18.5 C
Canberra
Thursday, December 3, 2020
MPG - Parc
MPG - Parc

GARDEN TO PLATE: BEGGAR’S BUTTONS

Arctium lappa, commonly known as beggar’s buttons, greater burdock, gobo and many others, is a tall biennial plant of up to 3m.

The sweet long narrow roots and immature flower stalks tasting of its relative, the artichoke, are used in a variety of ways including as a vegetable (fresh, stir-fried, steamed, baked and fermented to make shiso and rice wine), and in a range of traditional medicinal applications.

The purple flowers aren’t unlike scotch thistle in appearance and the resulting fruit, which can be an irritant, is spread large distances by wind and animals.

Beggar’s buttons contain a wide range of vitamins and minerals including high levels of amino acids, phosphorous, potassium, iron, calcium, vitamin B6 and folate.

Beggar’s buttons are a warm season crop whose roots can be harvested around four months after sowing the seed and before they become fibrous and bitter with age. They prefer a sunny aspect in a rich, deep soil high in nitrogen. This plant is not suitable for warmer climates or near conservation areas as it has a high weed potential.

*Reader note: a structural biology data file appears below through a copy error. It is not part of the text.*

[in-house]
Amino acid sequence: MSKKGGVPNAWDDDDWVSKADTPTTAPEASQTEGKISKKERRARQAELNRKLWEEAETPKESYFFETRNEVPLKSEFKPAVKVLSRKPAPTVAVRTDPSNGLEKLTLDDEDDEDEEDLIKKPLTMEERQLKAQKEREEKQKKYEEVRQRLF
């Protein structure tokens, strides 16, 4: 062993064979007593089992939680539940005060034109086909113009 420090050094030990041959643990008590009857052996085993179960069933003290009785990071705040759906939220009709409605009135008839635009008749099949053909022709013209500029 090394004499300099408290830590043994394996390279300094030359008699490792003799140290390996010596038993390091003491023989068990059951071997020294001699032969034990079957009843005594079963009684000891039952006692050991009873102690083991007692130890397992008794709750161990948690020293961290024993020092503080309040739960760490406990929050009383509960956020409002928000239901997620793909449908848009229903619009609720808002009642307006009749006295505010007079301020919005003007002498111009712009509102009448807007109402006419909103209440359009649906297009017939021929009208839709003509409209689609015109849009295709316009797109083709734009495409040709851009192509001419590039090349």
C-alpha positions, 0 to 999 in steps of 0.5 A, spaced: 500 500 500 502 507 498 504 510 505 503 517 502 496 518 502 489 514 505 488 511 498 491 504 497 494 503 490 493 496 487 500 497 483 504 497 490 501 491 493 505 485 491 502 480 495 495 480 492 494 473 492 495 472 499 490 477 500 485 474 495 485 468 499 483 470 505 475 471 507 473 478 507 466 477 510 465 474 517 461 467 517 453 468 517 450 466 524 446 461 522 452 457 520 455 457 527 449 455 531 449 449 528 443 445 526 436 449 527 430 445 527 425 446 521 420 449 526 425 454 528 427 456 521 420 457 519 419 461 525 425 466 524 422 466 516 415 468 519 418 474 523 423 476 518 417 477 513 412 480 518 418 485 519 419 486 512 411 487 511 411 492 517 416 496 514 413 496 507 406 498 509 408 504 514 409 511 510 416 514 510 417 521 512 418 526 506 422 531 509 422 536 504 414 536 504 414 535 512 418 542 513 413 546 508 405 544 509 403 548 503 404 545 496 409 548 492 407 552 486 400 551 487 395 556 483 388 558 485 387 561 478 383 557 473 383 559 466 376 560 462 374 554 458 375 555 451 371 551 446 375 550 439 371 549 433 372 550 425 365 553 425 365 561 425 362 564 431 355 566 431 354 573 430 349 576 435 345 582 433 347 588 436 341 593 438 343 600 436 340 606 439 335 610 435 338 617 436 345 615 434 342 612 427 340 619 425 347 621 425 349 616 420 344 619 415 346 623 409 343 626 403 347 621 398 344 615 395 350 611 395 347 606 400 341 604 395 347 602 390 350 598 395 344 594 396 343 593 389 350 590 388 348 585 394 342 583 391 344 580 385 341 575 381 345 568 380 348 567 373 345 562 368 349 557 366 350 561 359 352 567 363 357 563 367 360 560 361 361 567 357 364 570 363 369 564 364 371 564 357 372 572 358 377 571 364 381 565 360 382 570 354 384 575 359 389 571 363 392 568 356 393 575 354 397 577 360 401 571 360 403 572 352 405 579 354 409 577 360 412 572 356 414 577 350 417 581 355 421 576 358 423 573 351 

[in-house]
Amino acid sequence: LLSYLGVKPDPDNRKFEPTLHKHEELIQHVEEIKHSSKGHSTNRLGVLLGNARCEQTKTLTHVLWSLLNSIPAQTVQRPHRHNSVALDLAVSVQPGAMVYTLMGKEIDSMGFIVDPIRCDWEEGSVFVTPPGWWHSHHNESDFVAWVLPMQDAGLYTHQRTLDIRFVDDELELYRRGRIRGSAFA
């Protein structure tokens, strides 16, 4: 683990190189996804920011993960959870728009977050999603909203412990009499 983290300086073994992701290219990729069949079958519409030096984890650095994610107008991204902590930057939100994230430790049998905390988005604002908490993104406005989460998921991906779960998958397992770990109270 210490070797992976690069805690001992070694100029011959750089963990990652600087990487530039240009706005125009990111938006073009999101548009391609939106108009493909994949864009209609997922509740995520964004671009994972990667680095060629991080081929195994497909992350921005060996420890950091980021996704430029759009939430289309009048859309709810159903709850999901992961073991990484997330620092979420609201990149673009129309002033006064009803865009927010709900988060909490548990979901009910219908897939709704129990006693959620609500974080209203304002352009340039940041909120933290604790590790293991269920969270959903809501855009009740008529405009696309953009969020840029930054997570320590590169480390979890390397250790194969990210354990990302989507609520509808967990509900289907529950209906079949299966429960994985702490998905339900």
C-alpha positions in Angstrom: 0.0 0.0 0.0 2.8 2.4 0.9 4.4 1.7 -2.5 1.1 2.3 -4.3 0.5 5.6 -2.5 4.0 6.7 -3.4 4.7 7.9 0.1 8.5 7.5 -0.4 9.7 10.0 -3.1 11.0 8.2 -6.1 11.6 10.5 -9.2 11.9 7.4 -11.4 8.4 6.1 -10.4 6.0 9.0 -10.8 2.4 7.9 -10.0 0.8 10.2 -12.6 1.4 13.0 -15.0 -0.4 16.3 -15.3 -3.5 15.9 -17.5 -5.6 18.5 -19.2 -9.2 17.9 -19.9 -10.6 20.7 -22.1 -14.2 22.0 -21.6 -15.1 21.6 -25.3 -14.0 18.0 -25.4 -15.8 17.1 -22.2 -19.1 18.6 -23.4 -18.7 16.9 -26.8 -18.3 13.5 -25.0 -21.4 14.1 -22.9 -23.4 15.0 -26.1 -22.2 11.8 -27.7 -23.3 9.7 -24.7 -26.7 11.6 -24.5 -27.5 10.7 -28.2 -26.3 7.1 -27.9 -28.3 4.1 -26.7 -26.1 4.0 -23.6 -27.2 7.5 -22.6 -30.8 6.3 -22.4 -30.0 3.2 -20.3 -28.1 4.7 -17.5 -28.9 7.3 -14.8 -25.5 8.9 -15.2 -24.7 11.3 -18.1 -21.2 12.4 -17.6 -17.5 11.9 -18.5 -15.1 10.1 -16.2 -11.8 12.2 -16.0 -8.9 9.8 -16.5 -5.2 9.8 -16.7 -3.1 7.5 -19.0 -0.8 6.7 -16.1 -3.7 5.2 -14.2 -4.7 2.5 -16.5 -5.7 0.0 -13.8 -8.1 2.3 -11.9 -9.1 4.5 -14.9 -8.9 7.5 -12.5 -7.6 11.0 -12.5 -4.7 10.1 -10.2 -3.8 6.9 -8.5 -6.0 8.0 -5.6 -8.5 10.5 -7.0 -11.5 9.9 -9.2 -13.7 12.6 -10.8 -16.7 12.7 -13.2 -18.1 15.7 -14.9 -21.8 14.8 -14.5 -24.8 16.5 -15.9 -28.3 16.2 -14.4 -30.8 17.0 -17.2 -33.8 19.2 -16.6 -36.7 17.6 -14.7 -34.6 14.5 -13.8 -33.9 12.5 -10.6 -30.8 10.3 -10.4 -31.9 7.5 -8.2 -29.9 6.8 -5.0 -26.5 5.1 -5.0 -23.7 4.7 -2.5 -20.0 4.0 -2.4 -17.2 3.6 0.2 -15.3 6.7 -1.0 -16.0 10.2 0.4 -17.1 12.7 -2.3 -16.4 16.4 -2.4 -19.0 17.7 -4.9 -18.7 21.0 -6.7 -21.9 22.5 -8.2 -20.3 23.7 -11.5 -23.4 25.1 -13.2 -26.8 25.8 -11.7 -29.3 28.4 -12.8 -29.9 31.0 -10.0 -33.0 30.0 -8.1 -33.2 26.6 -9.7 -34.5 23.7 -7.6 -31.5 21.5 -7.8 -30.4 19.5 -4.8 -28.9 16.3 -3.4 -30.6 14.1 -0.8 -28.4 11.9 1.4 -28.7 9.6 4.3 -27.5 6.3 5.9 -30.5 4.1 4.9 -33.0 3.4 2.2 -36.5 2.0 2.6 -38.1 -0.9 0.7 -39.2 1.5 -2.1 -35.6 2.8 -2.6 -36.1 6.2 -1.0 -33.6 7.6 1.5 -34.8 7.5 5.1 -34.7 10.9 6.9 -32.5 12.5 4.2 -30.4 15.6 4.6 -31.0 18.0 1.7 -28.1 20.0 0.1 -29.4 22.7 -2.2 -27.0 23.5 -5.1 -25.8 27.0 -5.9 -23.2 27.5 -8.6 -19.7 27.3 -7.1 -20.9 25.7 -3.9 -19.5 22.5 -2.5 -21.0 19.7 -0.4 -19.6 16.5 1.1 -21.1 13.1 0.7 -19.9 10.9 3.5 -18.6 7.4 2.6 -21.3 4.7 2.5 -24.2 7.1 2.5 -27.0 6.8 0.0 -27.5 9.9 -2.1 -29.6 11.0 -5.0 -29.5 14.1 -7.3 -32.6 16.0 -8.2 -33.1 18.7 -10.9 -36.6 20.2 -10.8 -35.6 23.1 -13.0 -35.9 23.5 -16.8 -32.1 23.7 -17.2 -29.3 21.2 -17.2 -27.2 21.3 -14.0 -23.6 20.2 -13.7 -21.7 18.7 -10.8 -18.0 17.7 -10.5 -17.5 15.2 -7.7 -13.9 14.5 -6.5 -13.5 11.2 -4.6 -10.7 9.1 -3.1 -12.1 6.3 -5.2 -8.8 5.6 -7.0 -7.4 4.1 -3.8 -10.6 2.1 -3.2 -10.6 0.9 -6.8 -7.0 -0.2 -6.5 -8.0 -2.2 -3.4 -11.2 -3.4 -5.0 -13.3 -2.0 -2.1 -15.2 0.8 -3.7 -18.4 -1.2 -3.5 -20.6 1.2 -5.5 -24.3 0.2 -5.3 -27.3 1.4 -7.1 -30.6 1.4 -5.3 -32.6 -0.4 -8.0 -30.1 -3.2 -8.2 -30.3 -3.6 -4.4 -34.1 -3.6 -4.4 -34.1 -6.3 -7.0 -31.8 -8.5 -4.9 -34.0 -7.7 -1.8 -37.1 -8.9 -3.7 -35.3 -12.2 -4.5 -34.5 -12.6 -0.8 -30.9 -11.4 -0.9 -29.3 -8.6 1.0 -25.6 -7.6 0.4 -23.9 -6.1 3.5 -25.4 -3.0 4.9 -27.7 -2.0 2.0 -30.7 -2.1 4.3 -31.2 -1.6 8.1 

EDUCATIONAL RESOURCES

ACT for Bees

ACT for Bees is a local organisation that promotes the protection of honeybees, native bees and other beneficial insects through the creation of bee-friendly gardens and communities. Their website is packed with handy resources such as pollinator-friendly plants for Canberra gardens, ‘Love Food? Love Bees!’ free curriculum units, organic directories for food, seed and plant supplies, and ways of moving towards bee-friendly cities.

For more information: actforbees.org

Birds in Backyards

Birds in Backyards is a research, education and conservation program from BirdLife Australia about the birds that live where people live. The website is an excellent resource and contains lots of useful information on identifying, observing, attracting and protecting native birdlife in your backyard and local community.

For more information: birdsinbackyards.net

For more:

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